Yahoo is reportedly under investigation by the US financial watchdog over whether the company took too long to notify investors of two massive data breaches involving the details of 1.5 billion users.

Jan 23 08:48


Suit an attempt to make his 700-acre beachfront estate more private, according to reports. Mark Zuckerberg is reportedly suing Hawaiian families who have ancestral rights to land within his $100 million (£81.2 million) property in a bid to force them to sell their plots.

The Facebook founder has launched the legal action in an attempt to make his 700-acre beachfront estate on the Island of Kauai more private.

Under legislation dating back to 1850 known as the Kuleana Act, almost a dozen native families currently have the right to live on small sections of land within the billionaire's property on the island, according to the Honolulu Star Advertiser.

Jan 23 08:42

Android Nougat 7.0 update HALTED - First Samsung S7 now Sony Xperia users hit by issues

ANDROID Nougat hits more trouble as Sony Xperia users complain of performance issues. Latest troubles come just days after Samsung also pulled the update for some Galaxy S7 and S7 Edge users.

Jan 23 08:26

United Airlines Domestic Flights Grounded for 2 Hours by Computer Outage

All of United Airlines' domestic flights were grounded for more than two hours Sunday night because of a computer outage, the Federal Aviation Administration said as scores of angry travelers sounded off on social media.

Jan 23 07:49

Microwave EMF Science: Deliberate Claptrap Misinformation?

By Catherine J. Frompovich

What would you think or say if I were to tell you black is white; up is down; Planet Earth is square, not spheroid in shape; and night is day? You probably would say I’m off my rocker and really don’t know what I’m talking about. Do you think that some segments of vested scientific research are capable of being equally outrageous?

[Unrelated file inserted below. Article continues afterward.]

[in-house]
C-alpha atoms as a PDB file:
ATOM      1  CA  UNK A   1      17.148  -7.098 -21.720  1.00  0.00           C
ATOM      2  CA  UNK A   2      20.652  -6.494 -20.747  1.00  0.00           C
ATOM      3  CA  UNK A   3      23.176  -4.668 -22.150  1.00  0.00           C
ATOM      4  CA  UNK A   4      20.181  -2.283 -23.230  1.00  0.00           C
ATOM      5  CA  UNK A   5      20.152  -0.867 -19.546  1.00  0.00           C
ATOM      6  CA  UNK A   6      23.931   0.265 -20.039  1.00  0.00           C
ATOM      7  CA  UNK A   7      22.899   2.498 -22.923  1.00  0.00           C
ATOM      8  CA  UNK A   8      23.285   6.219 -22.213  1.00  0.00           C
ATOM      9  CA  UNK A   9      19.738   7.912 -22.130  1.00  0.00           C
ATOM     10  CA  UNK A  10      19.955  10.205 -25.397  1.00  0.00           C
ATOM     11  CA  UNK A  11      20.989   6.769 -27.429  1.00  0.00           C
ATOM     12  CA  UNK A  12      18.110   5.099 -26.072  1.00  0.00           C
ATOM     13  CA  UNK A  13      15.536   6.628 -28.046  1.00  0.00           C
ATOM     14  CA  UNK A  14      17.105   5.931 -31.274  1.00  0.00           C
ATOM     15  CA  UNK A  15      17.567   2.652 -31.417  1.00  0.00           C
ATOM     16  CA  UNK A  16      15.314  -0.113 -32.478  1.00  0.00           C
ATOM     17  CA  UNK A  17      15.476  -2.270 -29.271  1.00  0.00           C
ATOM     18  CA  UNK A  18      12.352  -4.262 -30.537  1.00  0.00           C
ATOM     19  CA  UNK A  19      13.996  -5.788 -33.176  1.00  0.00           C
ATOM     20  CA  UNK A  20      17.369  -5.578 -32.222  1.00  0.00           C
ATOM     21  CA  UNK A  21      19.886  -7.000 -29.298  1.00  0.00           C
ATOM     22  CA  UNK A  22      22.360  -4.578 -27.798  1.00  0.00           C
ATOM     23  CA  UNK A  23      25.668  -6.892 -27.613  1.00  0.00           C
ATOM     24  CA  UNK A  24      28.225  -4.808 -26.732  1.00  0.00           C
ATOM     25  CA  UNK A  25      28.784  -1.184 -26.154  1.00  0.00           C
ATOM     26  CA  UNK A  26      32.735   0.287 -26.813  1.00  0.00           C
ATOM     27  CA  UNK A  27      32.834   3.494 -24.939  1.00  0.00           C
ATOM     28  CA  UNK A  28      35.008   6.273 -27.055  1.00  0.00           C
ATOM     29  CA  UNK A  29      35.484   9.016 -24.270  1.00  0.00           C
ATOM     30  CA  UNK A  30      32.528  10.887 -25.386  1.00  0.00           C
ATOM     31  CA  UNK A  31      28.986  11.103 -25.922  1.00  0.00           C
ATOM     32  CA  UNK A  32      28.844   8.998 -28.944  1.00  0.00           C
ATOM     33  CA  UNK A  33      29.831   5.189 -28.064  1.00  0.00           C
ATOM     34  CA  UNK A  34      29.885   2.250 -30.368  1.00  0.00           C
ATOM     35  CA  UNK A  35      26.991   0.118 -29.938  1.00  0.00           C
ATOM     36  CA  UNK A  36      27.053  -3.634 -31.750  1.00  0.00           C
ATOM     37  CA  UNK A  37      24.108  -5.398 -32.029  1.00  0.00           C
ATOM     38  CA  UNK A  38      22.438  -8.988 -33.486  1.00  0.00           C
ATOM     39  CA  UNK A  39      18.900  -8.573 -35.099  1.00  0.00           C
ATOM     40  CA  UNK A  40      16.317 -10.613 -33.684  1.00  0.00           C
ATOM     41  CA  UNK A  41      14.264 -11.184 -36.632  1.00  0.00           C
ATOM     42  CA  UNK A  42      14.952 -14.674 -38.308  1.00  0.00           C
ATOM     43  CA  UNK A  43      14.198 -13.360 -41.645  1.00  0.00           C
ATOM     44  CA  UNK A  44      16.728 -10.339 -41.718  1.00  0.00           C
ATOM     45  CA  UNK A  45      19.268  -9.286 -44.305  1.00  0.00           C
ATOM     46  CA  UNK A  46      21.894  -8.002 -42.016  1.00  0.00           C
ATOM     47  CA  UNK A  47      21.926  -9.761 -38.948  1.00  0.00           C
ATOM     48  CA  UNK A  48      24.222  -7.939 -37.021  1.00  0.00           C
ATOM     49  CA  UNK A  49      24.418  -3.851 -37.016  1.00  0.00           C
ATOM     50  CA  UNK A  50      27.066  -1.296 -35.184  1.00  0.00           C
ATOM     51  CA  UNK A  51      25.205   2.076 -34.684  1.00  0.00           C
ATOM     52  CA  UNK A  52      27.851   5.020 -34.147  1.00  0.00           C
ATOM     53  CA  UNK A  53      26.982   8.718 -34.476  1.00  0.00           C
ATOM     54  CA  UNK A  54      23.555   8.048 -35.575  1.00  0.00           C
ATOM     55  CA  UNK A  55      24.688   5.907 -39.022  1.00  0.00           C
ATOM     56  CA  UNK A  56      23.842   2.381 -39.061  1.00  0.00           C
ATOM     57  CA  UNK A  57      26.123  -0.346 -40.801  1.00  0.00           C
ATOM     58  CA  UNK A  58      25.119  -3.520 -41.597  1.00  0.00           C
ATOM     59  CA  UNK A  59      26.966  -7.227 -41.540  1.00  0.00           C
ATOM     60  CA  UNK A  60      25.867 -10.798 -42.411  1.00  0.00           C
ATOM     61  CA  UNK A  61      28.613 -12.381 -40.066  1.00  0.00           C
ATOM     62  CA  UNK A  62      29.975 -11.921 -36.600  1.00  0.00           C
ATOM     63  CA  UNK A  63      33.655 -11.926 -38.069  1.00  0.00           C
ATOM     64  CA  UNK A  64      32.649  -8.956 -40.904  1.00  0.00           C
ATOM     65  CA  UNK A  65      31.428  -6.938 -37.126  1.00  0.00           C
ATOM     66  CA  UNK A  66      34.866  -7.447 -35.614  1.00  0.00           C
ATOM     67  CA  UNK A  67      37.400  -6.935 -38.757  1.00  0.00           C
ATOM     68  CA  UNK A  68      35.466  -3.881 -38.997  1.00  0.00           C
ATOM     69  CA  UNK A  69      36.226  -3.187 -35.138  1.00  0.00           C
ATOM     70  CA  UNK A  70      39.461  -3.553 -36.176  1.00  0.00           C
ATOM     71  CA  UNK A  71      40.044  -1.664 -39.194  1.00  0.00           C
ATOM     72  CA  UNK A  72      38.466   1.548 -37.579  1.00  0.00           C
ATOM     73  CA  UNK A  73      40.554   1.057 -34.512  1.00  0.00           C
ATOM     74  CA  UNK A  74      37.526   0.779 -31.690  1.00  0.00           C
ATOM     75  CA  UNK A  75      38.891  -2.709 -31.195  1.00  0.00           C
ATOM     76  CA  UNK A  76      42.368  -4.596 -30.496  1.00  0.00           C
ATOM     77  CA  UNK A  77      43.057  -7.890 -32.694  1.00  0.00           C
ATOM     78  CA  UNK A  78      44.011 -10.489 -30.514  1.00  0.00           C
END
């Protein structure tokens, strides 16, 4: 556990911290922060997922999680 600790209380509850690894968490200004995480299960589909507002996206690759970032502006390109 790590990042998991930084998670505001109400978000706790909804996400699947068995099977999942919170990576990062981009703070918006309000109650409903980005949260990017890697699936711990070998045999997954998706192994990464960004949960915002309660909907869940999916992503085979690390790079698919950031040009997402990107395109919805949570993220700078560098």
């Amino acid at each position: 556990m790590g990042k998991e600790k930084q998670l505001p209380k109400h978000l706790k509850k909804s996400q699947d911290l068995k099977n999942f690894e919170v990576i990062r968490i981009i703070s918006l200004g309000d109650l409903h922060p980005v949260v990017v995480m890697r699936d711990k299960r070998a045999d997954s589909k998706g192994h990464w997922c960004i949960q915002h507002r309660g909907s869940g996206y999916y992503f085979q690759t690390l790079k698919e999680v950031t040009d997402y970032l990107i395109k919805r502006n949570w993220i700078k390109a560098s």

I propose that very sort of scientific mischief and outrageousness is going on within vested-interest microwave technology sciences so as to keep you, the gullible and enthralled technology ‘smart’ device consumer, confused into believing there are no adverse health effects from microwaves EXCEPT what’s acknowledged and called thermal radiation, which can heat skin...

Jan 22 10:16

A New Era of Mass Surveillance is Emerging Across Europe

The world was a different place when, in October 2015, the Court of Justice of the European Union (CJEU) struck down the “Safe Harbour” data-sharing agreement that allowed the transfer of European citizens’ data to the US. The Court’s decision concluded that the indiscriminate nature of the surveillance programs carried out by U.S. intelligence agencies, exposed two years earlier by NSA-contractor-turned-whistleblower Edward Snowden, had made it impossible to ensure that the personal data of E.U. citizens would be adequately protected when shared with American companies. The ruling thus served to further solidify the long-standing conventional wisdom that Continental Europe is better at protecting privacy than America.

Jan 22 09:54

Researchers Uncover Twitter Bot Army That’s 350,000 Strong

Legions of fake Twitter accounts, called bots, roam the virtual social media landscape, often wreaking havoc wherever they go. You’ve probably encountered these accounts, those so-called eggheads, in Twitter’s untamed wilderness. They seem drawn to political conversations, but are often used to artificially inflate the number of followers a profile has, send spam and manipulate online sentiment. Herded by shadowy “botmasters,” these accounts can be financially lucrative, especially after they’ve been around for a few years.

Two researchers from University College London claim to have discovered an army of 350,000 such bots hiding in plain sight, distinguished by their affinity for tweeting quotes from Star Wars novels. And, like Aragorn bursting into the throne room at Helm’s Deep to deliver the news of an encroaching orc army, they have come to warn us.

Jan 21 13:04

Bitcoin Traders Adopt 'Wait and See' Stance As China Impact Fades

After a wild start to 2017, bitcoin took it slow this week.

This relative calm was punctuated by a handful of sharp fluctuations, which saw the digital currency’s price fall to as little as $810 on 15th January and rise to as much as $914 on 18th January, data reveals...